A Bad Jew Goes to Kalamazoo: The Power of Music & Community

Greensky Bluegrass @ Bell’s Brewery – September 25

Even though it was Kol Nidre – the evening of the Jewish High Holiday of Yom Kippur and to many the holiest occasion on the Jewish calendar – I drove across Michigan to show support for a music community that has become another part of my huge extended music family. Less than two weeks prior, I had gotten word via Facebook that Greensky Bluegrass would be throwing a benefit show for their close friend Janice Farrell who was recently diagnosed with stage 4 colon cancer. No stranger to benefit shows, Greensky had just performed a few days earlier at the Bluegrass for Babies benefit in Cincinnati. But this night was clearly far more personal for the members of Camp Greensky. Holding a benefit concert with less than two weeks notice is no small feat, but the community that rallied (and continues to) around Janice and the Farrell family was impressive, to say the least.

[Photos by Andrew Bender of Greensky @ Bell’s in February]

Normally, Greensky’s hometown shows at Bell’s Brewery are incredible parties of family, fans, friends and beer. In contrast, Tuesday night’s show at Bell’s Back Room was by far the most sober-toned Greensky show I’ve seen or heard. As Janice watched from home via webcast, the band played two sets of her favorite Greensky originals and covers. Mandolin player and vocalist Paul Hoffman noted in some amusement that Janice’s song list included mostly Greensky tunes penned or sung by guitarist Dave Bruzza.

Originals ranged the band’s own songbook from older songs like Roberta and Grow Bananas to newer favorites like Demons, Kerosene and the improv vehicle Don’t Lie. But truthfully, the show featured more covers than originals, including traditional bluegrass songs like Pig in a Pen, Shady Grove and Steam Powered Aeroplane as well as newgrass hits like show opener Climbing Up a Mountain by Tim O’Brien and Newgrass Revival’s Can’t Stop Now. And of course, true to Greensky there were plenty of psychedelic, folk, and pop covers like Pink Floyd’s Time, Springsteen’s Atlantic City, Talking Heads’ Road to Nowhere, Prince’s When Doves Cry, and an insane Grateful Deadwich that led from a Birdsong tease into Cassidy > Cryptical Envelopment > The Other One  > Cassidy.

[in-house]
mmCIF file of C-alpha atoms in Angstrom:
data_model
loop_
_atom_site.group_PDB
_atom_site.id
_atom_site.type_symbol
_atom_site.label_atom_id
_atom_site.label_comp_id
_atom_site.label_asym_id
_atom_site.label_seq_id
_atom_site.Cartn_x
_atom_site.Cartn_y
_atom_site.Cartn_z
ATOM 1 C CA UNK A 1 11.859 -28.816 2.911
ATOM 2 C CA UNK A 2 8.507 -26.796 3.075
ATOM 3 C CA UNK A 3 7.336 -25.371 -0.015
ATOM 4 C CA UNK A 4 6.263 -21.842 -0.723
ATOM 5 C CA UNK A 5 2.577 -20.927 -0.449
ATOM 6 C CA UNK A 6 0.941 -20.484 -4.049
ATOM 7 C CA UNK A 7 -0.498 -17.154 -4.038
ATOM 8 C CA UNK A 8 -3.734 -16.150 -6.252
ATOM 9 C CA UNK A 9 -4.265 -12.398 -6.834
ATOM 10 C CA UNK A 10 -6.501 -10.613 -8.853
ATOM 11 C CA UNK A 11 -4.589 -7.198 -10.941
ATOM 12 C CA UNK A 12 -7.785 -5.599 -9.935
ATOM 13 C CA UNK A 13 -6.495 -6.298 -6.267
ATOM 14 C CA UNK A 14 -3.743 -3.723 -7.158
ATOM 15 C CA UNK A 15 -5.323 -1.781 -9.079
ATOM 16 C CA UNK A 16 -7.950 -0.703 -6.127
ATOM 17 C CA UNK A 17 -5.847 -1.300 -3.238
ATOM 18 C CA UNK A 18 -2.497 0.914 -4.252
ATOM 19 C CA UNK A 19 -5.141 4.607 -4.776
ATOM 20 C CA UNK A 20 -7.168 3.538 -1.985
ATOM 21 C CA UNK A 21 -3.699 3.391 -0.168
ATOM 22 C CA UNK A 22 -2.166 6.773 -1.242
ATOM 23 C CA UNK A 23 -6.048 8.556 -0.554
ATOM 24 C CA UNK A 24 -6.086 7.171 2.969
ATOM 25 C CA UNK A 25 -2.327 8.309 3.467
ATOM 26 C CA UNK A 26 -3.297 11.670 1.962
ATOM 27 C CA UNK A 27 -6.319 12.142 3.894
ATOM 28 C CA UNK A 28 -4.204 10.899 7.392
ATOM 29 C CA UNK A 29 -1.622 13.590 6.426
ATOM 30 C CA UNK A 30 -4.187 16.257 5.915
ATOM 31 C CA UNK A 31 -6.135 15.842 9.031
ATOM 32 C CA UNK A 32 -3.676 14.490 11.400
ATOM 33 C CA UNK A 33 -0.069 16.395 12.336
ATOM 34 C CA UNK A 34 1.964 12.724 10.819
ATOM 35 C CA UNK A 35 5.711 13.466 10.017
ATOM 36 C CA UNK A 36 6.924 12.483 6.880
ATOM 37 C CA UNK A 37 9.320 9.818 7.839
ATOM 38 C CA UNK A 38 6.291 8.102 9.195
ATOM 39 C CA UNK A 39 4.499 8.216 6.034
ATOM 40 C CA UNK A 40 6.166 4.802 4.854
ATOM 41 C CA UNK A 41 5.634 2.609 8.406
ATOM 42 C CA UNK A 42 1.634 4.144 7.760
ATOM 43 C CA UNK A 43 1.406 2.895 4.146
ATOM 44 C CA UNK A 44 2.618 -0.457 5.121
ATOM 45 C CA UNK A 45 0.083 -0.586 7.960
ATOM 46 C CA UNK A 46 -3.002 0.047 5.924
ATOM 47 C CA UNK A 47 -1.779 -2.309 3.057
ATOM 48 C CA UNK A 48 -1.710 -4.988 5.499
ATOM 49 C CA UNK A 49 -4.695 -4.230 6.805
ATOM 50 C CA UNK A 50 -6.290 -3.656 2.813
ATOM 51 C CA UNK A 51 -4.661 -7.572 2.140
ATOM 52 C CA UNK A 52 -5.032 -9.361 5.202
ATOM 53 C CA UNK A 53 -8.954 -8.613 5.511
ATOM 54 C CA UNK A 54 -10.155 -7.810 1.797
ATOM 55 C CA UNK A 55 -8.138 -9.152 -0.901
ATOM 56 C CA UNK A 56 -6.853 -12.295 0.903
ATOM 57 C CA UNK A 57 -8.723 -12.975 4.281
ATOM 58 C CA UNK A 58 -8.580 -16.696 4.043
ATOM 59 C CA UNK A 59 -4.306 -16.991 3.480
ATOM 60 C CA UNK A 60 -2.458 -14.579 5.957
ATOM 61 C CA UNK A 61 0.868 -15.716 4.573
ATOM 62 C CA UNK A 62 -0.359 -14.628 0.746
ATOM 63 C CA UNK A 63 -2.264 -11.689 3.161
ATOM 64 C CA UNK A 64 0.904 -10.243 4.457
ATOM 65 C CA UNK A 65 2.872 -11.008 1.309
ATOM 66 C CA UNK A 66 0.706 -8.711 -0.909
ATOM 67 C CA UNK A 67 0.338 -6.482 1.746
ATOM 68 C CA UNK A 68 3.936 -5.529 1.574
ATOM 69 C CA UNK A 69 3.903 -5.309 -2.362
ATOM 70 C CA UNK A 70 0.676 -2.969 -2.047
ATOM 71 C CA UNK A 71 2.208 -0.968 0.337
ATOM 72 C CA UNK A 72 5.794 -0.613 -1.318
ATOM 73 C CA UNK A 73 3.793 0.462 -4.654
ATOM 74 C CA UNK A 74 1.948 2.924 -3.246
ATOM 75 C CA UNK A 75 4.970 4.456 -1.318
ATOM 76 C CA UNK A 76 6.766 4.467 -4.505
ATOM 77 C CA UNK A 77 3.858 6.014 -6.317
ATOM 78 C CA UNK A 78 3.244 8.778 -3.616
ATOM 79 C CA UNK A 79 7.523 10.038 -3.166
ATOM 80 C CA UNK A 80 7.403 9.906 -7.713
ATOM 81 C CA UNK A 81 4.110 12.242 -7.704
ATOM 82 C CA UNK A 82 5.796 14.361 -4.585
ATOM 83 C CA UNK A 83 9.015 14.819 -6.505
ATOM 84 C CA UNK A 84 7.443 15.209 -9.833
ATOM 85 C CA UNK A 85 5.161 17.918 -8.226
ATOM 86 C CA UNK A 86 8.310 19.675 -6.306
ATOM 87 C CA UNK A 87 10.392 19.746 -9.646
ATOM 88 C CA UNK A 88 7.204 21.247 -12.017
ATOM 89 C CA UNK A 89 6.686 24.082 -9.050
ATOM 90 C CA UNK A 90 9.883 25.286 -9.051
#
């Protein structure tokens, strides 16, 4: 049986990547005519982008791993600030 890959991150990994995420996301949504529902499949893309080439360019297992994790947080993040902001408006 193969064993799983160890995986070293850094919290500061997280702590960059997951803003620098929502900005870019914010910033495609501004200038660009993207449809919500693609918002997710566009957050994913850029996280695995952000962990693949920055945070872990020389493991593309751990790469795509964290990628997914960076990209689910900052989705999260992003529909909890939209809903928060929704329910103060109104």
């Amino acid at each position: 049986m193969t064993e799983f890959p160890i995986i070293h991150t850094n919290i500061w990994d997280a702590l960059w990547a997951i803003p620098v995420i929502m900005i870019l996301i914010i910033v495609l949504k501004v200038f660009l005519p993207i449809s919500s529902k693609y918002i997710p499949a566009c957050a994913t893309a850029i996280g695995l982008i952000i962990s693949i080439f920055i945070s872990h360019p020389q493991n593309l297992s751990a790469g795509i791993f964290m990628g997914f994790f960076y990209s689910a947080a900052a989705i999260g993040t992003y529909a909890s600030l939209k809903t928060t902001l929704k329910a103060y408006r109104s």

Musically, the Farrell Family benefit show could go down as one of the best Greensky Bluegrass shows to date. And though I’m not religious (clearly), I found something spiritual at Bell’s that night in a room full of people, gathered together out of love and community, their thoughts and prayers directed toward a higher purpose, the room’s energy being channeled and directed from the stage. It’s hard not to think of it as a place of prayer and worship, (and of course beer and music). Having raised over $10,000 for the Janice Farrell Fund, the evening was a testament to the power of music and community.

For any fans of Greensky Bluegrass, this was a truly a phenomenal show, impeccably performed, but with such different energy borne of sadness, anger, hope and human futility.

I encourage people to both check out this show, and echo the band’s and the Farrell family’s appeal to contribute something toward the fund for Janice and her family. The band, their crew, Bell’s Brewery and so many people contributed their time, energy and money to make the event a success. The band allowed a soundboard patch and both audience and SBD recordings of the show are currently available for streaming or download on the live music archive. If you like the show, please consider donating something to the fund in Janice’s name.

Monetary contributions to the Farrell family can be made to:

Janice Farrell Fund

c/o Greensky Bluegrass

P.O. Box 51413

Kalamazoo, MI49007

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